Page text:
Poet Charles Jensen has always impressed me with the way in which his own work invests in different sorts of beauty. If you should read his work in magazines or his debut, First Risk, you can’t help but feel an aesthetic restlessness that serves him well: from narrative to lyric; domestic to meta-fictional; or even drawing upon Stein to destabilize the definitions of commonplace words.
It’s no surprise that we should be excited with what he will bring to Lethe Press as their new poetry editor. Lethe Press’ book designs are always stunning, their content always charged and necessary. I can't think of an author who wouldn't be happy with their product.
I love that Jensen chose, as a first book under his tenure, one that is completely different than his own style(s) and content. For me, this is always the true mark of a superior editor, and one Jensen should be commended for. I think he’s doing a great job already.
Jensen's first choice is Ed Madden’s Prodigal: Variations.
It is a very respectable, polished collection with more than reasonable aims: trusting incredible line breaks and wonderful sound to re-energize commonplace tropes of a gay man’s attachment to an abusive father, the rural life, and the Bible with, of course, a tortured ambivalence. It upsets me that it will receive much less attention than Michael Walsh’s weirdly anorexic The Dirt Riddles, which deals with many similar themes. Will Walsh's book stay more in the public eye than Madden's because it is distributed by a university press over a smaller, predominantly gay one?
You can feel the steadfast sincerity that Madden brings to his poems. It’s a hard thing to fake. At the same time, his words never fall into the pitfall of sounding merely earnest. Here’s a fairly emblematic selection of openings. From “Rock collection”:
His uncle taught him how to find them— after light rain, best time to walk
the rows, find the flaked flint in dark dirt, cream or pink stone,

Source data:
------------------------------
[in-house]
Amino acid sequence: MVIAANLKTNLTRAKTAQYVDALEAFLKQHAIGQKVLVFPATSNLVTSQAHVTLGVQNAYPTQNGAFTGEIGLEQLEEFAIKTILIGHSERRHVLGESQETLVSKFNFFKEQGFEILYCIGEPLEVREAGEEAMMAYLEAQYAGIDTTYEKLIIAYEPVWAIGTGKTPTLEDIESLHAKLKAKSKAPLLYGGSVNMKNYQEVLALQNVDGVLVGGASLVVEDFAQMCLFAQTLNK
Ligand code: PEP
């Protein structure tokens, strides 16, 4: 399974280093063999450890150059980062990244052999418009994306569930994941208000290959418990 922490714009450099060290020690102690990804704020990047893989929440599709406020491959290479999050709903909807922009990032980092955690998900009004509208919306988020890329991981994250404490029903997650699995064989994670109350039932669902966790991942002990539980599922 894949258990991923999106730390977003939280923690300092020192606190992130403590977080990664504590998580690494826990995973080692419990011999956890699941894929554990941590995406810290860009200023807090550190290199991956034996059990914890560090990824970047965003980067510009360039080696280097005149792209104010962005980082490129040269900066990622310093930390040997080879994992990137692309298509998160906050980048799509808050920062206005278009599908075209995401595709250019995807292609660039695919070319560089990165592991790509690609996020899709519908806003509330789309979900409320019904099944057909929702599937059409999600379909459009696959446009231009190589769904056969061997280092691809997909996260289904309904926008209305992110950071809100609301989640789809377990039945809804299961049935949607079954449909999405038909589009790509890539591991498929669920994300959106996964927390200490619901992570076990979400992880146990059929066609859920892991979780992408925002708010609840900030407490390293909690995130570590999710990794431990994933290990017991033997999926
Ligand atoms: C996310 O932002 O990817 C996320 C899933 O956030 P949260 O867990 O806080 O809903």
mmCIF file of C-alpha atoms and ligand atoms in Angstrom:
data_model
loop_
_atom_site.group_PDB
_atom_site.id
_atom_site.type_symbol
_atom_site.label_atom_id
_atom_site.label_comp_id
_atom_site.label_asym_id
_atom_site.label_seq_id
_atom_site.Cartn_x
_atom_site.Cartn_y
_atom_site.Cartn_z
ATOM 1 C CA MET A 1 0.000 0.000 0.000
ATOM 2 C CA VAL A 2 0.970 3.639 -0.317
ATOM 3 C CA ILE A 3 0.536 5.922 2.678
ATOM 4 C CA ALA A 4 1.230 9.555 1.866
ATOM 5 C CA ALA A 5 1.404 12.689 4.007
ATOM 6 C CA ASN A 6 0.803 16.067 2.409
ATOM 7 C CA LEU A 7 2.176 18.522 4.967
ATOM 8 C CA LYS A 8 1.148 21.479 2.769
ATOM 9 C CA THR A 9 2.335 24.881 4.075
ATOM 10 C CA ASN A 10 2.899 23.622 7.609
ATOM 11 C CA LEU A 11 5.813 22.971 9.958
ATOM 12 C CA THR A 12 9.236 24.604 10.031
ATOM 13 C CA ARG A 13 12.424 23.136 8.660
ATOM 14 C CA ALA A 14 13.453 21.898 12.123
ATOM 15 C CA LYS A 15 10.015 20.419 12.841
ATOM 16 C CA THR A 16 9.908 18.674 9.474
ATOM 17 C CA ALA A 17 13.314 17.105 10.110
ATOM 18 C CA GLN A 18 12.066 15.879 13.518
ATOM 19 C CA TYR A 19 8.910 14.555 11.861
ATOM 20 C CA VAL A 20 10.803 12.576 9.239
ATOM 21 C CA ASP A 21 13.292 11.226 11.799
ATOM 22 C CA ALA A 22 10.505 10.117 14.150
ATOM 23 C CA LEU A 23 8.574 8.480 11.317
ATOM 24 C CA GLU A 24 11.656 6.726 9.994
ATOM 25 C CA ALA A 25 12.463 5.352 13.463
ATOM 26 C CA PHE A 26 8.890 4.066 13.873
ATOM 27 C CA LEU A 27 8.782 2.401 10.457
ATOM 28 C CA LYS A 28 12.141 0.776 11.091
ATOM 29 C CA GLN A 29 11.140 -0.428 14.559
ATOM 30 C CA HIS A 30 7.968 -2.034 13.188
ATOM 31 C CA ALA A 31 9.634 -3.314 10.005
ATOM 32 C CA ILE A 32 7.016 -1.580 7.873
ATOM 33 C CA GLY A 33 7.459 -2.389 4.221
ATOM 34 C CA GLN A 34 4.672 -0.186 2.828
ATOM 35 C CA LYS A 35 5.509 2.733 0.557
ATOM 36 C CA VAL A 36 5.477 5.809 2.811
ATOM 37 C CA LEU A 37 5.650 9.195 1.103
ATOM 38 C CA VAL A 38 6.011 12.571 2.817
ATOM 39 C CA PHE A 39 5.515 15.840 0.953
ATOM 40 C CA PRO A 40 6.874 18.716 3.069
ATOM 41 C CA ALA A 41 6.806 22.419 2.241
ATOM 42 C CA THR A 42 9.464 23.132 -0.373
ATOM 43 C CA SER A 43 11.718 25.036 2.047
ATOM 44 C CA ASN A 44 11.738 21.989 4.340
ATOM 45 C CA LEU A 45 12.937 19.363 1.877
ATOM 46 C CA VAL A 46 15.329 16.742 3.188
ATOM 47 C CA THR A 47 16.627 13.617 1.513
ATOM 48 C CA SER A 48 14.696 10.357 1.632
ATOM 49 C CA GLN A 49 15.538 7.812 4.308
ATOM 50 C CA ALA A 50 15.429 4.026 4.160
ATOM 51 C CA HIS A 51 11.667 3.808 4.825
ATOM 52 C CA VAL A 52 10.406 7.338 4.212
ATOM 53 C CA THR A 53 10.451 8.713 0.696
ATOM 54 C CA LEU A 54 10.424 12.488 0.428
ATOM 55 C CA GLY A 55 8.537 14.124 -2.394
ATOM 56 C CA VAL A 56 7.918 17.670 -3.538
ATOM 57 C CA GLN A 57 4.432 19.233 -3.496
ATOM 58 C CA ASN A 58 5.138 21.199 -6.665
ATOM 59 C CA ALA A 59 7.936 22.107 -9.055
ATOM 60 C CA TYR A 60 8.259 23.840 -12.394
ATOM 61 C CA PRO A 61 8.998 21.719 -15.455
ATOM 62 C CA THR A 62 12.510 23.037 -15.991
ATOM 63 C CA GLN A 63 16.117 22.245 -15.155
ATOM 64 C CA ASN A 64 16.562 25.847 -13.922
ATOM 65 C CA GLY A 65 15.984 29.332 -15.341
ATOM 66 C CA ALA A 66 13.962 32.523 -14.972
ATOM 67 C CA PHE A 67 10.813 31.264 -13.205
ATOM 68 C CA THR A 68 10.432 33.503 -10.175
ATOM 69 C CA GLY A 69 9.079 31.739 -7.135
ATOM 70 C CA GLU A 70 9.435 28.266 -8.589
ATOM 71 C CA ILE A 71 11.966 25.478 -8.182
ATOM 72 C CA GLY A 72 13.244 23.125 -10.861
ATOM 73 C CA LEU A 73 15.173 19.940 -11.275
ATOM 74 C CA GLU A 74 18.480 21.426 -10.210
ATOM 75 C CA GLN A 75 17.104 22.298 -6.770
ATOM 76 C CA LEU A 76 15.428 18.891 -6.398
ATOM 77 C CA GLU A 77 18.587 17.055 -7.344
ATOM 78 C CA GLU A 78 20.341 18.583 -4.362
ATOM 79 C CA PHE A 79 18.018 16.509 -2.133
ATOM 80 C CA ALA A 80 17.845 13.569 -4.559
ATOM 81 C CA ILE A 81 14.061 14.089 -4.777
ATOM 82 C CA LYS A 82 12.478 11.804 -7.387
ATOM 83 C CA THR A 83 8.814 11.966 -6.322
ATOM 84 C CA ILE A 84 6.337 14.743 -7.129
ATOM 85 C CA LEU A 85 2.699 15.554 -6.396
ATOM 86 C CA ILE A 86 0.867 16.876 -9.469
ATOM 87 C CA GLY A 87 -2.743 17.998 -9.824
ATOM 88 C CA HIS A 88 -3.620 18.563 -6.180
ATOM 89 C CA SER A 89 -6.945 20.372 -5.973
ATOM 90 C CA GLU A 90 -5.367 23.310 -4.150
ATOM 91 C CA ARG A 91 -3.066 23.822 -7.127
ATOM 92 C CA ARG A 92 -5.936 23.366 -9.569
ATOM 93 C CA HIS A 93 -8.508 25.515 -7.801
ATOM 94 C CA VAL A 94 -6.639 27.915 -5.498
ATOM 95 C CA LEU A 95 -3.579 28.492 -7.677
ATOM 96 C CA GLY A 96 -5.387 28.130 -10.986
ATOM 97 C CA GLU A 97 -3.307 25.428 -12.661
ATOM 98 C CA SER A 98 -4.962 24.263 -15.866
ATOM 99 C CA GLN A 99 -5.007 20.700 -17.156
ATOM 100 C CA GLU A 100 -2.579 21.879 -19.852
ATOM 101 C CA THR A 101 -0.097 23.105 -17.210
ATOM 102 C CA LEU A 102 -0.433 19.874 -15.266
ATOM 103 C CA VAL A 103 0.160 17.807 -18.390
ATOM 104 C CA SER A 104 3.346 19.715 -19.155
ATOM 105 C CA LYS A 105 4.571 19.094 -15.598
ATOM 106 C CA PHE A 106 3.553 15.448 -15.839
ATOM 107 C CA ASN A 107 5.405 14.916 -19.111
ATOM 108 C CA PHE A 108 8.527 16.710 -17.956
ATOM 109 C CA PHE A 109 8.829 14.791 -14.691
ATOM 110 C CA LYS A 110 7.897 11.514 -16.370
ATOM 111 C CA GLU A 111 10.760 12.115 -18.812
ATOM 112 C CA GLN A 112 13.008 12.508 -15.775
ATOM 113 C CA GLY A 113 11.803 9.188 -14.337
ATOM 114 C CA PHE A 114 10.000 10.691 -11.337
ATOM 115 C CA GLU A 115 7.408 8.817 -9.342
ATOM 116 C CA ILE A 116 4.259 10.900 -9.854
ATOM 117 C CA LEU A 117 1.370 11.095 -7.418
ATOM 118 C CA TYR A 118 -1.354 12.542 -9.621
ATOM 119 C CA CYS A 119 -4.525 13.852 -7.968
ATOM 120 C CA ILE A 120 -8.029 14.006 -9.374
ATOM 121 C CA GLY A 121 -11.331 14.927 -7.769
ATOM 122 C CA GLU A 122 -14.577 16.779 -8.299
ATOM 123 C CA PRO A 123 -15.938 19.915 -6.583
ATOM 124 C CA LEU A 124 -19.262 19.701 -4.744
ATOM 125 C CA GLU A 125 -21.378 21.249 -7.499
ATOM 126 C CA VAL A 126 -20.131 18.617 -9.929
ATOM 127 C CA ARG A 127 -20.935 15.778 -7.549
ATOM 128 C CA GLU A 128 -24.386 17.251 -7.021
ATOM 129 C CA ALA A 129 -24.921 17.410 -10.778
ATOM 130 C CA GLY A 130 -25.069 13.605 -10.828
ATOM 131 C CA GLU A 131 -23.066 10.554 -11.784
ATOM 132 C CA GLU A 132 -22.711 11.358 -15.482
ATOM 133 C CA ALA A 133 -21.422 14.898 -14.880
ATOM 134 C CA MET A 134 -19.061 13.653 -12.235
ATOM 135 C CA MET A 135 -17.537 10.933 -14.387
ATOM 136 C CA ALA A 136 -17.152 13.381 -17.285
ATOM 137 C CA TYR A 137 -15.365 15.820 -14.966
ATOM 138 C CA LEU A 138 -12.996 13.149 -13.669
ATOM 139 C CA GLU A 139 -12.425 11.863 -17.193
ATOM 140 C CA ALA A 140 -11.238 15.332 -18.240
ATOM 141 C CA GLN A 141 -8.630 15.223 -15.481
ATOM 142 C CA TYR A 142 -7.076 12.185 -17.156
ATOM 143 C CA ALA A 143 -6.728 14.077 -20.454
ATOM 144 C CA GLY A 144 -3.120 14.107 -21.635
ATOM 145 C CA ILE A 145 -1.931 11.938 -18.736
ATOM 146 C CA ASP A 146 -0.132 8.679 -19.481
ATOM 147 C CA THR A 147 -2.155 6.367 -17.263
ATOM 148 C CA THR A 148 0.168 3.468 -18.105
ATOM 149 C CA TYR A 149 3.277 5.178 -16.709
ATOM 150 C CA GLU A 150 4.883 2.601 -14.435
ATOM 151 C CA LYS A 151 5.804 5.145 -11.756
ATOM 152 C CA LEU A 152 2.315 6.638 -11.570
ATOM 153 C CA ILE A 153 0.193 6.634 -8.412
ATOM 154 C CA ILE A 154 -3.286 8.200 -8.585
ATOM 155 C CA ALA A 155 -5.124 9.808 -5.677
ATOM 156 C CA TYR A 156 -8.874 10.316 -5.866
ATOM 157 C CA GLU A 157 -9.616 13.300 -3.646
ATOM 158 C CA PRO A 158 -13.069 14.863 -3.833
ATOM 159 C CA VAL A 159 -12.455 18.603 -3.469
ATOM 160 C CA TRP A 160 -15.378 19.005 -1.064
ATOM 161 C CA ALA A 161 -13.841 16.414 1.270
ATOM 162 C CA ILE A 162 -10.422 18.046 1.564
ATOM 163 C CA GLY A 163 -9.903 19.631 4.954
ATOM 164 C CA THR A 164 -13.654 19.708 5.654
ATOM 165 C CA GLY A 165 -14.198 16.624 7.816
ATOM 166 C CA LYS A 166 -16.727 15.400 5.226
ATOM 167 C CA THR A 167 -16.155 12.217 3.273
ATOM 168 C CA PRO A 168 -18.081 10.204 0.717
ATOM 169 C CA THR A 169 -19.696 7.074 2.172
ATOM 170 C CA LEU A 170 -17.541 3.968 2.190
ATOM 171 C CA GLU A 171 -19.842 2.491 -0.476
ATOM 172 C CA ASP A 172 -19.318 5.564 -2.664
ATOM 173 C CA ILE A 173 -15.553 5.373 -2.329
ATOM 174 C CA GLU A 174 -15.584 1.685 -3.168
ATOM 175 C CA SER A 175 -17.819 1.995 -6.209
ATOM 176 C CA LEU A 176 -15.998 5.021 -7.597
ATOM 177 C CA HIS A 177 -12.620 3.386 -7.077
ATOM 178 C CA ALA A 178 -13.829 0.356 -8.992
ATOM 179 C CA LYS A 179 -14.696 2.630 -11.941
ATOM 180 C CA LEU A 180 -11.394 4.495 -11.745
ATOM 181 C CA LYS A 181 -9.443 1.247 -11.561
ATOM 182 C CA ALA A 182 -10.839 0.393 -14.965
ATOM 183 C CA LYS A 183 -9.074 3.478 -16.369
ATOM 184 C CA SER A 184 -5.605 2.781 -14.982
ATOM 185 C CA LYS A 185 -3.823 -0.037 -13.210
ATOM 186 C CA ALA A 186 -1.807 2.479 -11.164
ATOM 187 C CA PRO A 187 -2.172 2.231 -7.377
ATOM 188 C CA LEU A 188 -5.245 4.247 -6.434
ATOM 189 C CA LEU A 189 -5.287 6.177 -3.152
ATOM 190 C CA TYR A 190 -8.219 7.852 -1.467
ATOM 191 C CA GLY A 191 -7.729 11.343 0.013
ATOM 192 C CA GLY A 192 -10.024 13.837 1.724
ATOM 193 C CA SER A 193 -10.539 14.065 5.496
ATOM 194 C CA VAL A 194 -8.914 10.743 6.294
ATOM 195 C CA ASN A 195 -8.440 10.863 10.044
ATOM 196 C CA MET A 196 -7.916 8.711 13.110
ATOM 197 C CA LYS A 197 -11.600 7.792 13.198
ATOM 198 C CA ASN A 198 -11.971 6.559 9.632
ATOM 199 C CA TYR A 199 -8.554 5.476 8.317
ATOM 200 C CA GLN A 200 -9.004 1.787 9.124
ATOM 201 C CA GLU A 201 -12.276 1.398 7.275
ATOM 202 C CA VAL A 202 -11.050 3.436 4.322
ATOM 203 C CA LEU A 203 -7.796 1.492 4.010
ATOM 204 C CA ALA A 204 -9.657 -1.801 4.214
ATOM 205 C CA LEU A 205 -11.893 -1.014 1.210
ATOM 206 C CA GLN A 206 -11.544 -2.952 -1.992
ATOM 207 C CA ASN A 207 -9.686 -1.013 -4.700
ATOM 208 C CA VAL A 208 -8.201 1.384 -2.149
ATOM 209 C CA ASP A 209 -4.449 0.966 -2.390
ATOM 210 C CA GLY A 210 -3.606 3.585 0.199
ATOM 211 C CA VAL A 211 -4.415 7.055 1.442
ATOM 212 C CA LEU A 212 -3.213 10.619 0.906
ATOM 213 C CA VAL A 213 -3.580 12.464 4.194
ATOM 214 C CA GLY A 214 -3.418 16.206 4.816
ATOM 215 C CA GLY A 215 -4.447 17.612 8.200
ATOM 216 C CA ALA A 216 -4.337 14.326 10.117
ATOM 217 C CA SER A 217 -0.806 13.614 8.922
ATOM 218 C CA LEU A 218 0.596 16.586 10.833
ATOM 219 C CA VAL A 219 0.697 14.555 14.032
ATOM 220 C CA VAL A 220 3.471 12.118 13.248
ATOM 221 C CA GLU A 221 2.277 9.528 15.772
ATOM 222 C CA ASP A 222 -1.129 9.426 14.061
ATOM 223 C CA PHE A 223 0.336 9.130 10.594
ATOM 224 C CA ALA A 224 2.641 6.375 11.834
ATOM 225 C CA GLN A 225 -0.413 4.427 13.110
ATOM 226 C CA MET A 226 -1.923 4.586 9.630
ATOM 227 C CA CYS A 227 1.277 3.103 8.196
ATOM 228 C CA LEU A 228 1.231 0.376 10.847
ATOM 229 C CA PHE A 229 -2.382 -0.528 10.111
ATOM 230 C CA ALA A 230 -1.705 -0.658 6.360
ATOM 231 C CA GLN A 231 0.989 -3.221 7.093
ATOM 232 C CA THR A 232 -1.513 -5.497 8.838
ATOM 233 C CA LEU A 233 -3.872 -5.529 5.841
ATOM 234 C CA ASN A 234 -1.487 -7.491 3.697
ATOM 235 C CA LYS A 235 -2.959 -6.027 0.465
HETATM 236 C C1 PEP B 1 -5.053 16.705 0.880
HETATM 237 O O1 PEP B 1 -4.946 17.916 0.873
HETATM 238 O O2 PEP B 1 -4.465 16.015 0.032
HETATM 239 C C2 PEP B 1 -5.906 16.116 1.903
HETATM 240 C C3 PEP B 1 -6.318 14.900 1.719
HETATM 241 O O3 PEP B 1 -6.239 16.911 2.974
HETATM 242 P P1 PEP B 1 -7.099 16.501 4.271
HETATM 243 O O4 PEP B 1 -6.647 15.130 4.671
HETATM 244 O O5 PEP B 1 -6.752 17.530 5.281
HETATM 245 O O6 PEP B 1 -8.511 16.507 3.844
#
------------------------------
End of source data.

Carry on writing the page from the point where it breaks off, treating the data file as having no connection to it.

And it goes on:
a scrape or point in the wet furrow....
From “The secret gospel”:
The sound of rolling stone pushed back the darkness: a grinding, as of grain and grit inside a mill. The room filled with light; a man stretched his hand toward another, causing him to stand, the shroud unwinding.
I sing old hymns while you drive. Neither of us believes them anymore.
What do you make from a piece of driftwood found at dry lake?
The wind whistles through bare limbs, a song of renunciations.
There’s nothing wrong with these lines. A lot of the poems in Prodigal appeared in great national magazines, as they should have. Madden is setting himself up to be a master stylist, which he succeeds in doing. He pushes the material as far as it can go in terms of craft. There's no denying the enviable style, a content of its own. Here is the end of “Rock collection”:
He left a cigar box of rocks in the closest— arrowheads, fossils, an agate he’d found
in a mound of wet gravel, before it was dozered into the dirt road,
glitter driven in the ruts, the ditches lined that spring with bundles of pink phlox.
The passage is amazing--the fun of the word "dozered," for instance. Without any qualifications, Madden has an excellent ear for the combination of sounds and letters. I happen to own Ed Madden’s debut, Signals, and there seems to deliberately be nothing here, in terms of content, as tricky as “Roots: An Essay on Race” or fun set pieces like "The Mutter Museum." This smaller scope allows Madden to focus on sound, and this decision is a bold choice. It seems that with this book, he’s trying to master his rhetorical skills, struggling and succeeding with music, through material as rich as the soil he describes with careful, repetitive precision.
Meticulous yet never fastidious, Madden's second book of poems Prodigal: Variations takes the familiar trope of rural gay son-father relationship and turns it into something we can't live without. Madden writes: "The crow is a bruise/on the green hedge, it shines." That's how I felt about this book: painful, illuminating, necessary spectacle.
Ed Madden's Prodigal: Variations is available through Lethe Press.
Steve Fellner's second book of poems The Weary World Rejoices was published last year. His first book of poems Blind Date with Cavafy won the Thom Gunn Gay Male Poetry Award.
His memoir, All Screwed Up, focuses on his relationship with his ex-trampoline champion mother.